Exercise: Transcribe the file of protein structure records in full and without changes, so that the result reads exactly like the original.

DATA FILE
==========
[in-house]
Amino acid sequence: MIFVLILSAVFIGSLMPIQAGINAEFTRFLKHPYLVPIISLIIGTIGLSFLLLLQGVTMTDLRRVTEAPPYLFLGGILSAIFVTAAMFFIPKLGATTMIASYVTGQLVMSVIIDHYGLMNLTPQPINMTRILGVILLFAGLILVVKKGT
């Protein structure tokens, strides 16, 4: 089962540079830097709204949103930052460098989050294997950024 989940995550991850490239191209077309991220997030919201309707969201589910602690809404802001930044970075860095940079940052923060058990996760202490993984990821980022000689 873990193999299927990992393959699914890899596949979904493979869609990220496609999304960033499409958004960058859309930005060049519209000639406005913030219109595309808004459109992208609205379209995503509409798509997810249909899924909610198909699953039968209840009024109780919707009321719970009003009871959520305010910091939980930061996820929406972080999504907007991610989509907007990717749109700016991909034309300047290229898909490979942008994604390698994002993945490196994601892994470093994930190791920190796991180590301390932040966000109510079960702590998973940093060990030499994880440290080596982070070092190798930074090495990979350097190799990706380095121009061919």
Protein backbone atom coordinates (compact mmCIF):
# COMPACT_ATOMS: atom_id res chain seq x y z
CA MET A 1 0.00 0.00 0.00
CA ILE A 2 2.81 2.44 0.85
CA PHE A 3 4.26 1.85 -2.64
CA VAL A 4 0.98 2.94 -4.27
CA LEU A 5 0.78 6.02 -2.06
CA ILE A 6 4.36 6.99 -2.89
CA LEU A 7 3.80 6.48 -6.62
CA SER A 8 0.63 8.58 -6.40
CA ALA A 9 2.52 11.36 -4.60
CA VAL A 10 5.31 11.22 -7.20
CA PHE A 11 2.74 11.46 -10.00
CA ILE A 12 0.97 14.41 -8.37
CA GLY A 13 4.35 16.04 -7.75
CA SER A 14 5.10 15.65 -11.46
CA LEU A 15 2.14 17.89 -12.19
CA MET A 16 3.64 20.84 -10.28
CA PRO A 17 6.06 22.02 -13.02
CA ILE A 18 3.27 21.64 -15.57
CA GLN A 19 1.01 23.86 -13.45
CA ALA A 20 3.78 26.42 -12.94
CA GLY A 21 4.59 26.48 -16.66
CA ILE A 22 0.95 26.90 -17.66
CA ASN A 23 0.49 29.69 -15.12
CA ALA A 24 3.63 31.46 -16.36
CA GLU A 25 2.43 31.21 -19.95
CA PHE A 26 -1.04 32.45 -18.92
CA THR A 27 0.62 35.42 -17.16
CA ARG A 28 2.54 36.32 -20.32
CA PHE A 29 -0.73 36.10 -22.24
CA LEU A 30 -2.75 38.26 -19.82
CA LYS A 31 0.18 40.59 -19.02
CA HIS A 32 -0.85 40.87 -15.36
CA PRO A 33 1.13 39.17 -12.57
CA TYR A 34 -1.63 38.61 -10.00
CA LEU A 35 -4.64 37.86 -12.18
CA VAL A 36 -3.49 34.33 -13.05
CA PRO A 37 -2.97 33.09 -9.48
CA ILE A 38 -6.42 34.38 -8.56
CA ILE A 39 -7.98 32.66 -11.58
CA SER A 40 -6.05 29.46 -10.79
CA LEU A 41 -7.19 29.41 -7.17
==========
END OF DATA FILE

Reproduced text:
[in-house]
Amino acid sequence: MIFVLILSAVFIGSLMPIQAGINAEFTRFLKHPYLVPIISLIIGTIGLSFLLLLQGVTMTDLRRVTEAPPYLFLGGILSAIFVTAAMFFIPKLGATTMIASYVTGQLVMSVIIDHYGLMNLTPQPINMTRILGVILLFAGLILVVKKGT
């Protein structure tokens, strides 16, 4: 089962540079830097709204949103930052460098989050294997950024 989940995550991850490239191209077309991220997030919201309707969201589910602690809404802001930044970075860095940079940052923060058990996760202490993984990821980022000689 873990193999299927990992393959699914890899596949979904493979869609990220496609999304960033499409958004960058859309930005060049519209000639406005913030219109595309808004459109992208609205379209995503509409798509997810249909899924909610198909699953039968209840009024109780919707009321719970009003009871959520305010910091939980930061996820929406972080999504907007991610989509907007990717749109700016991909034309300047290229898909490979942008994604390698994002993945490196994601892994470093994930190791920190796991180590301390932040966000109510079960702590998973940093060990030499994880440290080596982070070092190798930074090495990979350097190799990706380095121009061919």
Protein backbone atom coordinates (compact mmCIF):
# COMPACT_ATOMS: atom_id res chain seq x y z
CA MET A 1 0.00 0.00 0.00
CA ILE A 2 2.81 2.44 0.85
CA PHE A 3 4.26 1.85 -2.64
CA VAL A 4 0.98 2.94 -4.27
CA LEU A 5 0.78 6.02 -2.06
CA ILE A 6 4.36 6.99 -2.89
CA LEU A 7 3.80 6.48 -6.62
CA SER A 8 0.63 8.58 -6.40
CA ALA A 9 2.52 11.36 -4.60
CA VAL A 10 5.31 11.22 -7.20
CA PHE A 11 2.74 11.46 -10.00
CA ILE A 12 0.97 14.41 -8.37
CA GLY A 13 4.35 16.04 -7.75
CA SER A 14 5.10 15.65 -11.46
CA LEU A 15 2.14 17.89 -12.19
CA MET A 16 3.64 20.84 -10.28
CA PRO A 17 6.06 22.02 -13.02
CA ILE A 18 3.27 21.64 -15.57
CA GLN A 19 1.01 23.86 -13.45
CA ALA A 20 3.78 26.42 -12.94
CA GLY A 21 4.59 26.48 -16.66
CA ILE A 22 0.95 26.90 -17.66
CA ASN A 23 0.49 29.69 -15.12
CA ALA A 24 3.63 31.46 -16.36
CA GLU A 25 2.43 31.21 -19.95
CA PHE A 26 -1.04 32.45 -18.92
CA THR A 27 0.62 35.42 -17.16
CA ARG A 28 2.54 36.32 -20.32
CA PHE A 29 -0.73 36.10 -22.24
CA LEU A 30 -2.75 38.26 -19.82
CA LYS A 31 0.18 40.59 -19.02
CA HIS A 32 -0.85 40.87 -15.36
CA PRO A 33 1.13 39.17 -12.57
CA TYR A 34 -1.63 38.61 -10.00
CA LEU A 35 -4.64 37.86 -12.18
CA VAL A 36 -3.49 34.33 -13.05
CA PRO A 37 -2.97 33.09 -9.48
CA ILE A 38 -6.42 34.38 -8.56
CA ILE A 39 -7.98 32.66 -11.58
CA SER A 40 -6.05 29.46 -10.79
CA LEU A 41 -7.19 29.41 -7.17